This image released by Universal Pictures shows Nathalie Emmanuel, left, and Vin Diesel in a scene from “F9.” (Giles Keyte/Universal Pictures via AP)
The blockbuster movie makes a comeback this summer

Last year, summer earnings were $176 million, down 96% from 2019

FILE - In this Feb. 3, 2021, file photo, exile Tibetans use the Olympic Rings as a prop as they hold a street protest against the holding of the 2022 Beijing Winter Olympics, in Dharmsala, India. Groups alleging human-rights abuses in China are calling for a full boycott of the Beijing Olympics, which is sure to ratchet up pressure on the International Olympic Committee, athletes, sponsors, and sports federations. A coalition of activists representing Uyghurs, Tibetans, residents of Hong Kong and others, issued a statement Monday, May 17, 2021 calling for the “full boycott,” eschewing lesser measures like “diplomatic boycotts" and negotiations with the IOC or China. (AP Photo/Ashwini Bhatia, File)
AP Exclusive: Full-blown boycott pushed for Beijing Olympics

AP Exclusive: Full-blown boycott pushed for Beijing Olympics

Canada's Eric Lamaze riding Fine Lady 5 during the CP International competition at the Spruce Meadows Masters in Calgary, Alta., Sunday, Sept. 8, 2019. Canada's most decorated show jumper has withdrawn from consideration for the Tokyo Olympics. THE CANADIAN PRESS/Jeff McIntosh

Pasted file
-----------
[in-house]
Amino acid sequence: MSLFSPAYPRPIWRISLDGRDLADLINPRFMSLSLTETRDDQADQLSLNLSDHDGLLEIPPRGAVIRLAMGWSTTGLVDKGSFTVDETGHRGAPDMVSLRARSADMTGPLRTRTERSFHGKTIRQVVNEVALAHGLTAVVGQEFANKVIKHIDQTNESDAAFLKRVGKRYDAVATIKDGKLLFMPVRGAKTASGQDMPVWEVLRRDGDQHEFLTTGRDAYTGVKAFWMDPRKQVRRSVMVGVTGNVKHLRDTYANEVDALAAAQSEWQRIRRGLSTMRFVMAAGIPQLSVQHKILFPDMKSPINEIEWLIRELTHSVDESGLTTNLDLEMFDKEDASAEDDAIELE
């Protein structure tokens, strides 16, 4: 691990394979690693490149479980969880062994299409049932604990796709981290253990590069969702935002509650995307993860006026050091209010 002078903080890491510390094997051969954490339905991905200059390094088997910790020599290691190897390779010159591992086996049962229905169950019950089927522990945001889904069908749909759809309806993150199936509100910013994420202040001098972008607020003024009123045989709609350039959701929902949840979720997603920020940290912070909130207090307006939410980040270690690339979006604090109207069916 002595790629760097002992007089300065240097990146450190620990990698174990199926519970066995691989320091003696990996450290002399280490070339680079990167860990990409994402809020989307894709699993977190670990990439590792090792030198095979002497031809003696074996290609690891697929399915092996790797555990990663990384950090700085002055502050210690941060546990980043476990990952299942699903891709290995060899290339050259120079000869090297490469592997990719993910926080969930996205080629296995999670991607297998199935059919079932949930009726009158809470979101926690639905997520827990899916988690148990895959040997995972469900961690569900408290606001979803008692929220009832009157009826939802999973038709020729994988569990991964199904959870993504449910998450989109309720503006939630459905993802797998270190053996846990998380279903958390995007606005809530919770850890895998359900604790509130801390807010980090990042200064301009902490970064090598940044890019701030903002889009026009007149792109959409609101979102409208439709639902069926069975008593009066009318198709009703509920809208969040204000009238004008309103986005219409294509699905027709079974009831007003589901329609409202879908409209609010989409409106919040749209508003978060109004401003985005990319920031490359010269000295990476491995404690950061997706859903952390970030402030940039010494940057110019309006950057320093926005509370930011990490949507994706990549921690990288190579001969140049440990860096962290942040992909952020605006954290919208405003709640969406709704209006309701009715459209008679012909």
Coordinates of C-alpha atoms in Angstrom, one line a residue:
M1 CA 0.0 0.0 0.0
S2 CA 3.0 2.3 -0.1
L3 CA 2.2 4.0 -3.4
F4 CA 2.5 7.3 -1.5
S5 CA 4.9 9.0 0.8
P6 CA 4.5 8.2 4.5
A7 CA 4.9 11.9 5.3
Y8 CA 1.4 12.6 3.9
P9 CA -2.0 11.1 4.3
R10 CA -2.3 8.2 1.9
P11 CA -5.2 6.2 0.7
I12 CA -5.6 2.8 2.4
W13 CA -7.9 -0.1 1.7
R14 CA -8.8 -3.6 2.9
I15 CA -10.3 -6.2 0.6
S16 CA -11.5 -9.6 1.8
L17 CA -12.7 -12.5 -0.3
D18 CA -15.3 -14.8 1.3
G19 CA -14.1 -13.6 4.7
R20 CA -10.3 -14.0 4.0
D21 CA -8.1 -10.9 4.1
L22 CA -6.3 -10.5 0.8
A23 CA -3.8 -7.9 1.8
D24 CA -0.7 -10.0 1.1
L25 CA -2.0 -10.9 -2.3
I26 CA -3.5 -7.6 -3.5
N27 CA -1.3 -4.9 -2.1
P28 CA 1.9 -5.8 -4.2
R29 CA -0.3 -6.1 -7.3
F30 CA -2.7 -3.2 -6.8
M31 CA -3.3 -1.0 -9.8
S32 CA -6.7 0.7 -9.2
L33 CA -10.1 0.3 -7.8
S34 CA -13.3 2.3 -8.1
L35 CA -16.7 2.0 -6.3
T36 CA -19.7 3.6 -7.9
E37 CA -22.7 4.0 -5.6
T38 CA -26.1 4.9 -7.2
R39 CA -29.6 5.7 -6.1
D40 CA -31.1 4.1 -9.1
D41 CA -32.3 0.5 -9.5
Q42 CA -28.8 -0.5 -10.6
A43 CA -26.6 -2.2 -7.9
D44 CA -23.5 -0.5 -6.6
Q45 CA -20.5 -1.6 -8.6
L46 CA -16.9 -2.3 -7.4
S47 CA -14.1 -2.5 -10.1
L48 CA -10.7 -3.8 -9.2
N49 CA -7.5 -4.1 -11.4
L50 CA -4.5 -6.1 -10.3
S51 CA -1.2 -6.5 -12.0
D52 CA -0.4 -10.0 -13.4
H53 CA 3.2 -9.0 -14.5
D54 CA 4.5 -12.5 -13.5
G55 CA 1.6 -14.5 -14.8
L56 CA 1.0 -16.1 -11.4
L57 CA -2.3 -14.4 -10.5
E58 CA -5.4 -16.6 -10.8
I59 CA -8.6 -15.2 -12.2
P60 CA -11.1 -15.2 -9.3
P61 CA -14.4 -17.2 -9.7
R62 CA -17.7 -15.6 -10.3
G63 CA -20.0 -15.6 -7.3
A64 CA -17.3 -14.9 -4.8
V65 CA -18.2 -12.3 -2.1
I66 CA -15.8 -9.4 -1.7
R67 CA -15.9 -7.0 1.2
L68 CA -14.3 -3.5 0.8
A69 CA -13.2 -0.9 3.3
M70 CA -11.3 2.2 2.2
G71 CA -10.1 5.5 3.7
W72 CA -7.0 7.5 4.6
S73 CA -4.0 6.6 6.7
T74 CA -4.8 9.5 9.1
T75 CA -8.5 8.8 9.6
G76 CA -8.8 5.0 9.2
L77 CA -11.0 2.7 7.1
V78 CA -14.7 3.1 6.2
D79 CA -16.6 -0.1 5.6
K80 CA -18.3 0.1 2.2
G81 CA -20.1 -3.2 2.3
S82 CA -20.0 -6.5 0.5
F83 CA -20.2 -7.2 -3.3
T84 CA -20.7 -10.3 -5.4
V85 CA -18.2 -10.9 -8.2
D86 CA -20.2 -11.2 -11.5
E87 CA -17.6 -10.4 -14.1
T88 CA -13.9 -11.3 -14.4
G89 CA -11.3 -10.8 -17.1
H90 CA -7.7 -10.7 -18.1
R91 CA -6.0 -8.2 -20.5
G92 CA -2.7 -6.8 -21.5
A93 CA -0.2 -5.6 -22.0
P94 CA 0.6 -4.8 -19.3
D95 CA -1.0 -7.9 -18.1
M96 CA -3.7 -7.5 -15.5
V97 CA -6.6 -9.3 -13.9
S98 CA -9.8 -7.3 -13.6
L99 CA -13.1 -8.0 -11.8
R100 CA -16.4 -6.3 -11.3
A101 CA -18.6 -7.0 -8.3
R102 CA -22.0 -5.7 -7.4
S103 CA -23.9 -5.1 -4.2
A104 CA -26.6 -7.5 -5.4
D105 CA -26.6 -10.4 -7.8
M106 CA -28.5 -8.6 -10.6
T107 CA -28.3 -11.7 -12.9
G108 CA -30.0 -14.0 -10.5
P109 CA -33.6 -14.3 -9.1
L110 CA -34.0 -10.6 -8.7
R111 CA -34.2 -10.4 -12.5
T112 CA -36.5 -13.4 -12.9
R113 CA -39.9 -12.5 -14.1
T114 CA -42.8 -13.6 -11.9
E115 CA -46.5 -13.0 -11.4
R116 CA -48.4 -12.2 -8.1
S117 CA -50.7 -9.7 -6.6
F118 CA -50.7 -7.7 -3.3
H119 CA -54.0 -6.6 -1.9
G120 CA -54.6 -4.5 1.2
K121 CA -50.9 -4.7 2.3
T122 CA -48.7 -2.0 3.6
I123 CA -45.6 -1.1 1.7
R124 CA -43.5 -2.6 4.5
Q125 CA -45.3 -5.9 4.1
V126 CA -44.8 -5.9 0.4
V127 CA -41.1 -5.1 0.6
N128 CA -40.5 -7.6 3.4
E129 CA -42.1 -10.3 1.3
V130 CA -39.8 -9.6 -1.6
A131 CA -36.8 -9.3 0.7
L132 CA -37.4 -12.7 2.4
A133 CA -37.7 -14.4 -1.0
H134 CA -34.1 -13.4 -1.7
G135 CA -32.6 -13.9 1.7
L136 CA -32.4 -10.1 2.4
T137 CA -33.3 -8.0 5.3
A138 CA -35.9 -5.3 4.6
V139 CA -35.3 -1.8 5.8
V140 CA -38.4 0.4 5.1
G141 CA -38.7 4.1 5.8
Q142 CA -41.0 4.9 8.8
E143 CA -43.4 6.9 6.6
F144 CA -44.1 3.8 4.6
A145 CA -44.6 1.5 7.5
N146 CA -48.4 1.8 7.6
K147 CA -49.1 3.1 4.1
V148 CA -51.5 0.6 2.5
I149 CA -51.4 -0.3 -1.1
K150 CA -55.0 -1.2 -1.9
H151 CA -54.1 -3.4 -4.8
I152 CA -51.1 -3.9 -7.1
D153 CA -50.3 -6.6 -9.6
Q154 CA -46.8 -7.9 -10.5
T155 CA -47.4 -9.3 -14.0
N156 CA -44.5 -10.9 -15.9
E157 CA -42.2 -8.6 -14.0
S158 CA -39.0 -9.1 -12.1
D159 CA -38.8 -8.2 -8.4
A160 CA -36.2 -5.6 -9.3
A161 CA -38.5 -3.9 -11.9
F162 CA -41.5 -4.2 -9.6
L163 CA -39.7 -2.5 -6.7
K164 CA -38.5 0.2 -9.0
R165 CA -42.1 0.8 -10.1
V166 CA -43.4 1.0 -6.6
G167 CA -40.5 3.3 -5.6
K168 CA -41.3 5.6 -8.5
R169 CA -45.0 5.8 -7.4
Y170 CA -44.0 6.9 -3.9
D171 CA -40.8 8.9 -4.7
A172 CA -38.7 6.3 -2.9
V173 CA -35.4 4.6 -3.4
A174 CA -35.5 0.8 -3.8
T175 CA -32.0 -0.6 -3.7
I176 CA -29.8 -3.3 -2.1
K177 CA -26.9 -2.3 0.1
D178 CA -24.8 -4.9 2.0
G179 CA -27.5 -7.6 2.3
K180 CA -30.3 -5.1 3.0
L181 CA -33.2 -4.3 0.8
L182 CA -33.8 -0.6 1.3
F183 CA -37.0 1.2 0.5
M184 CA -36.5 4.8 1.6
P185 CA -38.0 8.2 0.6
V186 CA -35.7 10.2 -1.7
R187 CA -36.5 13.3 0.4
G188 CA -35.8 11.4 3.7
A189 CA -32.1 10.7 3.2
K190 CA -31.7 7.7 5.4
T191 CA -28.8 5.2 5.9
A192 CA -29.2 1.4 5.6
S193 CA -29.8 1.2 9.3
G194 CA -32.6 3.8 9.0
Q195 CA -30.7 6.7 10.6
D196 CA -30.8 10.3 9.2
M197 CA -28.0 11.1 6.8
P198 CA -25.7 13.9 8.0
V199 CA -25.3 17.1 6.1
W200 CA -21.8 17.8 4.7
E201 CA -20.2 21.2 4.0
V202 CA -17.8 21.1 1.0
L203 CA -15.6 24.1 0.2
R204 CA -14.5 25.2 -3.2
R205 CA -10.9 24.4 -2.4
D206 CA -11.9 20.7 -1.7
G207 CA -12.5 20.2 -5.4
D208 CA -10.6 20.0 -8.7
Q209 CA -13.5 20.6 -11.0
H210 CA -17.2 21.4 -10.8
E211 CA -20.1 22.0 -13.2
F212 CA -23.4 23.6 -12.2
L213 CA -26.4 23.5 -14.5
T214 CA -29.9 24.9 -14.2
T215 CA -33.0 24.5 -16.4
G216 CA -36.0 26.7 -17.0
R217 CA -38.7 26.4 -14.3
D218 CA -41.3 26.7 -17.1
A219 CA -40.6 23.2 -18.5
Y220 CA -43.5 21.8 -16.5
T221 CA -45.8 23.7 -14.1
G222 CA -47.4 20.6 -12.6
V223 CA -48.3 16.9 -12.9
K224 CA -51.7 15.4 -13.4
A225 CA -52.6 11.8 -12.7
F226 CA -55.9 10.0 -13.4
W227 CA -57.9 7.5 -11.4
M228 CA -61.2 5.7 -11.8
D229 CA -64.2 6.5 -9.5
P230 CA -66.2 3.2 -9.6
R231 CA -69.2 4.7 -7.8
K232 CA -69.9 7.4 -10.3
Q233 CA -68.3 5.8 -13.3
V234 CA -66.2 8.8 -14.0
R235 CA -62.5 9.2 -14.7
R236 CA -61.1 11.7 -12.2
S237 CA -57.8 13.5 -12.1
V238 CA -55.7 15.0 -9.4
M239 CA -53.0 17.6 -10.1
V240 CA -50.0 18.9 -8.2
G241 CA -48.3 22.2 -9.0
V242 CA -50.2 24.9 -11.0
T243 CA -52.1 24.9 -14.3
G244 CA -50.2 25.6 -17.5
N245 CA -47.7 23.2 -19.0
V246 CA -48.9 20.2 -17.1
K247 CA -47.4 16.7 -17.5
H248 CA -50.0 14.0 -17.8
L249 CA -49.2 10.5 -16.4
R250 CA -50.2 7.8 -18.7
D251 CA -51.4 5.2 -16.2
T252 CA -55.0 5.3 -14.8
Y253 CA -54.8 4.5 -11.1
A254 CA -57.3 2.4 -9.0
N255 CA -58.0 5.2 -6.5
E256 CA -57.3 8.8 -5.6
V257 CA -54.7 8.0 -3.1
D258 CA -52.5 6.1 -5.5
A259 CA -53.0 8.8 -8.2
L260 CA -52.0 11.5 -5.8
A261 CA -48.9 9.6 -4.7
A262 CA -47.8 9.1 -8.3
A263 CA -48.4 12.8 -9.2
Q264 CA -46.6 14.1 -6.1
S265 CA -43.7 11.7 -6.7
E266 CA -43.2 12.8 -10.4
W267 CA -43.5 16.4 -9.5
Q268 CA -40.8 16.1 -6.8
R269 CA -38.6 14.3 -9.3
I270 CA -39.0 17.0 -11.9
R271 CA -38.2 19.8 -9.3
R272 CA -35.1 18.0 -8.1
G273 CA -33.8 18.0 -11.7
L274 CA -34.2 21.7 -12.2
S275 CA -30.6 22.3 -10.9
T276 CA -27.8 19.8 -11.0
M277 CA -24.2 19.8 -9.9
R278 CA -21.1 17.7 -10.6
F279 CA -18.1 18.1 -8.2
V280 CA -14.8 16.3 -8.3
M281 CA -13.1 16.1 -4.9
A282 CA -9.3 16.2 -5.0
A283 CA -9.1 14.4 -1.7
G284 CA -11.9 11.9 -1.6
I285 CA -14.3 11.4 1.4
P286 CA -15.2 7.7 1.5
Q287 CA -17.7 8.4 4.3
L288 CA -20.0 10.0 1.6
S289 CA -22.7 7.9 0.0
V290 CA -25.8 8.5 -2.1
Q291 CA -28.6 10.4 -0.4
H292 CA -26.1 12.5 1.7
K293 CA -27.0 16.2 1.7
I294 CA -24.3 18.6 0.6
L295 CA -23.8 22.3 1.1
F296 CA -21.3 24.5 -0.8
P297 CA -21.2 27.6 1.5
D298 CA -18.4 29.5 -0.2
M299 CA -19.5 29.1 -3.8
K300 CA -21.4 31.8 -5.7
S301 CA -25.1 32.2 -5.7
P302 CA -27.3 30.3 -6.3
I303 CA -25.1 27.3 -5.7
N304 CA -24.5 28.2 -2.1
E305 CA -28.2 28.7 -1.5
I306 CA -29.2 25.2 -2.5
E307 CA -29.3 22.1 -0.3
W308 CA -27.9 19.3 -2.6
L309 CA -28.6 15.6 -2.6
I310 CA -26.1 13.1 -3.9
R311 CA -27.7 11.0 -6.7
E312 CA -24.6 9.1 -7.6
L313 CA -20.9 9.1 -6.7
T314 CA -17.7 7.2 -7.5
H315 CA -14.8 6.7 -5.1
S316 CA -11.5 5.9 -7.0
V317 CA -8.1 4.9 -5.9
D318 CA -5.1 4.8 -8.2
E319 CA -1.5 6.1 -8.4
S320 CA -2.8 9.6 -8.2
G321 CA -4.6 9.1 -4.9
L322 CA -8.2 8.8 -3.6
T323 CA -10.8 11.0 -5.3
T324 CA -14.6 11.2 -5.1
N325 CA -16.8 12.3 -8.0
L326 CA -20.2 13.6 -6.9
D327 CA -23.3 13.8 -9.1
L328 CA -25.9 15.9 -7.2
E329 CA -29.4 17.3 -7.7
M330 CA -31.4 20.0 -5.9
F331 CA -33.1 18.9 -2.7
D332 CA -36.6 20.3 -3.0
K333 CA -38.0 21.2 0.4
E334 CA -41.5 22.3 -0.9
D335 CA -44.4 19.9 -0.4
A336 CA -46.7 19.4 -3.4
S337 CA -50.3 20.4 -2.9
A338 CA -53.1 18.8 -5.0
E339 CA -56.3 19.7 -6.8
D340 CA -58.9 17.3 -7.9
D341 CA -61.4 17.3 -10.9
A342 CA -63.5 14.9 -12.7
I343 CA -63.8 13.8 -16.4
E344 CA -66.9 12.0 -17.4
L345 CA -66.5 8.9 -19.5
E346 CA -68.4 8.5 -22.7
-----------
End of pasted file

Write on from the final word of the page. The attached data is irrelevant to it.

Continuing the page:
Canadian show jumper Eric Lamaze withdraws from Tokyo short list

Canadian show jumper Eric Lamaze withdraws from Tokyo short list

Toronto Raptors head coach Nick Nurse questions a foul call during the first half of an NBA basketball game against the Cleveland Cavaliers Monday, April 26, 2021, in Tampa, Fla. Nurse says it was the COVID-19 outbreak in March that spiked his team's chances for a post-season run.THE CANADIAN PRESS/AP/Chris O'Meara
Nurse faces a busy off-season, much busier if Canada qualifies for Tokyo Olympics

Nurse faces a busy off-season, much busier if Canada qualifies for Tokyo Olympics

Hockey Hall of Fame inductee Danielle Goyette speaks to reporters during a press conference in Toronto on Friday, November 10, 2017. Goyette has been named director of player development for the NHL's Toronto Maple Leafs and their American Hockey League affiliate. THE CANADIAN PRESS/Christopher Katsarov
Hayley Wickenheiser, Danielle Goyette together again on Toronto Maple Leafs staff

Hayley Wickenheiser, Danielle Goyette together again on Toronto Maple Leafs staff

Most Read